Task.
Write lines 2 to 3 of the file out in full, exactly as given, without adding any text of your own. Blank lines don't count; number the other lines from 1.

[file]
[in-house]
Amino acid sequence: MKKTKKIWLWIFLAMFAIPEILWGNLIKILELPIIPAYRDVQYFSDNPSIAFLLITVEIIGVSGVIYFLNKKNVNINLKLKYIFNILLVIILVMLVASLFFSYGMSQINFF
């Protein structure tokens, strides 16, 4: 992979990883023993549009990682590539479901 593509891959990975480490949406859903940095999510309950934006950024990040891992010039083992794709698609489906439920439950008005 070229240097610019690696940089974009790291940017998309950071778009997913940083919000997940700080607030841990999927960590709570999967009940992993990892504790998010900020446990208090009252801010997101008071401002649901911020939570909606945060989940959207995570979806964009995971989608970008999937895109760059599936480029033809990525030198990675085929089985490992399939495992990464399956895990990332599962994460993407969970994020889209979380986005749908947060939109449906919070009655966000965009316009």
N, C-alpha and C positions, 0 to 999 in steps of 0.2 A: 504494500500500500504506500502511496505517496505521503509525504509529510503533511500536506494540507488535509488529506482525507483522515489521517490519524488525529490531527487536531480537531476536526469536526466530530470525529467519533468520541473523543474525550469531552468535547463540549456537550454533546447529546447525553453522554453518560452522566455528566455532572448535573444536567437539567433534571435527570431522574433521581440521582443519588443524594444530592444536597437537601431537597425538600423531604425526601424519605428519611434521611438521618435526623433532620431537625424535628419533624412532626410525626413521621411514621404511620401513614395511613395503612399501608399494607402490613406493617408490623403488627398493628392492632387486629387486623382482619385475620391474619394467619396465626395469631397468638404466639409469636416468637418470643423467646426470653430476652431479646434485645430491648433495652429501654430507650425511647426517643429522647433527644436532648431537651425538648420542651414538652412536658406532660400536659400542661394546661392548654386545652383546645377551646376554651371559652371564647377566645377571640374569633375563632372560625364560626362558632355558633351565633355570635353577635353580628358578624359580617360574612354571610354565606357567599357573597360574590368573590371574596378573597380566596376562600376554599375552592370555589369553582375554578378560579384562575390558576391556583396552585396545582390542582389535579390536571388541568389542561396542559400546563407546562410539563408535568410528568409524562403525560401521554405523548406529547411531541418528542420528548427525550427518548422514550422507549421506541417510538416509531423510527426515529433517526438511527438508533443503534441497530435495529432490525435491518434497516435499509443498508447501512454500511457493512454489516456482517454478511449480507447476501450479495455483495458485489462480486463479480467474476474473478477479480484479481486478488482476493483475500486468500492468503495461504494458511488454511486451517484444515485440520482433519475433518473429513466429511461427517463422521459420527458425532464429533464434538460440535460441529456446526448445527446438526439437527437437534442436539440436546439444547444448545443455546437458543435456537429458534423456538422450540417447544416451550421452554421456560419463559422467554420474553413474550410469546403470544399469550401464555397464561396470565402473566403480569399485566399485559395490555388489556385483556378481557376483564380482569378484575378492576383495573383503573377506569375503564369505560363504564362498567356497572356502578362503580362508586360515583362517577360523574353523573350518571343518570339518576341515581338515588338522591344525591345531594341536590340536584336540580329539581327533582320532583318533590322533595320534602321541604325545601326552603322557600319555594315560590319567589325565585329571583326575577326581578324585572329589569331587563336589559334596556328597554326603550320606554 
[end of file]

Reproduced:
Amino acid sequence: MKKTKKIWLWIFLAMFAIPEILWGNLIKILELPIIPAYRDVQYFSDNPSIAFLLITVEIIGVSGVIYFLNKKNVNINLKLKYIFNILLVIILVMLVASLFFSYGMSQINFF
């Protein structure tokens, strides 16, 4: 992979990883023993549009990682590539479901 593509891959990975480490949406859903940095999510309950934006950024990040891992010039083992794709698609489906439920439950008005 070229240097610019690696940089974009790291940017998309950071778009997913940083919000997940700080607030841990999927960590709570999967009940992993990892504790998010900020446990208090009252801010997101008071401002649901911020939570909606945060989940959207995570979806964009995971989608970008999937895109760059599936480029033809990525030198990675085929089985490992399939495992990464399956895990990332599962994460993407969970994020889209979380986005749908947060939109449906919070009655966000965009316009």